“The NMTC program has had bipartisan support and has successfully demonstrated its successes in supporting low-income communities, job creation and the availability of vital goods and services to those in need,” said Bob Rapoza, founder and president of Rapoza Associates. “We are actively working to ensure elected officials understand the importance of the program and we’re urging industry members and project sponsors to showcase the positive impact it has had on their community.”
Industry leaders, including the New Markets Tax Credit Coalition and the Partnership for Job Creation, have been actively involved in advocating to make the NMTC permanent. In March, the New Markets Tax Credit Extension Act of 2019 was introduced in the House and the Senate, which at the time of this writing, has 61 co-sponsors in the House and 19 co-sponsors in the Senate.
To garner additional support, the NMTC Coalition recently hosted a lobby day to connect industry advocates, project sponsors and community leaders with members of Congress to share the positive impacts of the program. These efforts resulted in 35 additional House and Senate co-sponsors signing on to the bill.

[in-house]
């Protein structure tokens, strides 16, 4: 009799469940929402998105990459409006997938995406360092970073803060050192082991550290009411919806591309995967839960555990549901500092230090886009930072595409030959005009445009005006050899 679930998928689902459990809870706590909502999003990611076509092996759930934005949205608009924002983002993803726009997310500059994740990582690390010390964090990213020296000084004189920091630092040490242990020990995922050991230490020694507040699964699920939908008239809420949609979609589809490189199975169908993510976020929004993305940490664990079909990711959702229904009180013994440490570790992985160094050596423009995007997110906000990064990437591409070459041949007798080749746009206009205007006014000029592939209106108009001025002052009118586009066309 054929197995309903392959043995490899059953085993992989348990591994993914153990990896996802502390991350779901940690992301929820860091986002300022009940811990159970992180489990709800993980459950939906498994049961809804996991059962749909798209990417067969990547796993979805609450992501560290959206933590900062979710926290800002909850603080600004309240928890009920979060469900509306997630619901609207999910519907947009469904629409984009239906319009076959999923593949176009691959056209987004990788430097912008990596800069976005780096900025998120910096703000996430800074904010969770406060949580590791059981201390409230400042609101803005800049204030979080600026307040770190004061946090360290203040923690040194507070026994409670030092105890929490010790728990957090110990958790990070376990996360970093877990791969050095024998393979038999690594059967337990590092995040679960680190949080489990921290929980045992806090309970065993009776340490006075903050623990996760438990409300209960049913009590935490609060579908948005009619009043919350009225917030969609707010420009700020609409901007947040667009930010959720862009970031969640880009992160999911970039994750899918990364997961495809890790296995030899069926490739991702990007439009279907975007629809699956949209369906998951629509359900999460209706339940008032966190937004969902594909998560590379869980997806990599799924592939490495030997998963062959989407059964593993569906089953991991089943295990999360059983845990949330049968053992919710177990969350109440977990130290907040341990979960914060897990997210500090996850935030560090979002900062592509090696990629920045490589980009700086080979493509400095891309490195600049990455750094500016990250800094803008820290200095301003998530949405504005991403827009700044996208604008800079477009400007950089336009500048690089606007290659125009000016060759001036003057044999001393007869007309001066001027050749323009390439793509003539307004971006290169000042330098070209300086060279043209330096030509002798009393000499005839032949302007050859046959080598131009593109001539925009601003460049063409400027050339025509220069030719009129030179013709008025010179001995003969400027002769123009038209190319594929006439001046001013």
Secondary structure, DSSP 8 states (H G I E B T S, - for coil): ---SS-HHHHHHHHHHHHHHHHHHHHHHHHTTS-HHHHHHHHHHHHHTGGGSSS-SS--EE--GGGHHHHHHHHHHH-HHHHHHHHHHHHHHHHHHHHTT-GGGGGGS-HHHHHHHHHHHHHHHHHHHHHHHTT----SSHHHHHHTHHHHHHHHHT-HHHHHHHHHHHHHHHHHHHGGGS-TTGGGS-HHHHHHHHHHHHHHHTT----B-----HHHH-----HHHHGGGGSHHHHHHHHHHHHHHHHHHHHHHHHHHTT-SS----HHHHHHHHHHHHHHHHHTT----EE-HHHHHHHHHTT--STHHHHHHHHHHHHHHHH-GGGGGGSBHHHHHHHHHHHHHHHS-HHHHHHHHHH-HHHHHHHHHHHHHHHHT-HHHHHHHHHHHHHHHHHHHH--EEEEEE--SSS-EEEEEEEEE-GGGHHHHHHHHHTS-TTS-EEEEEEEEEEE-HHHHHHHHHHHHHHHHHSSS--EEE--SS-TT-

NMTC advocates are ramping up efforts this spring and summer by taking advantage of the upcoming Congressional recesses. They’re urging supporters to invite members of Congress to visit NMTC projects in their districts to better understand the value and impact of the program.
Investors join CDEs, project sponsors, and other industry stakeholders in encouraging a reauthorization of the program. As Vowell notes, “permanency will allow the CDFI Fund to return to a consistent schedule, which may allow for more investor entrants in the market and for the best projects to receive NMTC benefit efficiently.”
Merrill Hoopenardner is president of the National Trust Community Investment Corporation (NTCIC), where she directs fundraising and acquisitions opportunities, develops and implements overall strategy and new lines of business for the company and coordinates governing board/staff relations.
Mike Palien is NTCIC’s senior marketing specialist, who helps develop and execute NTCIC’s marketing strategies to reach a broader audience through brand awareness, promotion and community impact storytelling. He supports the legislative affairs advocacy work of NTCIC’s public policy team.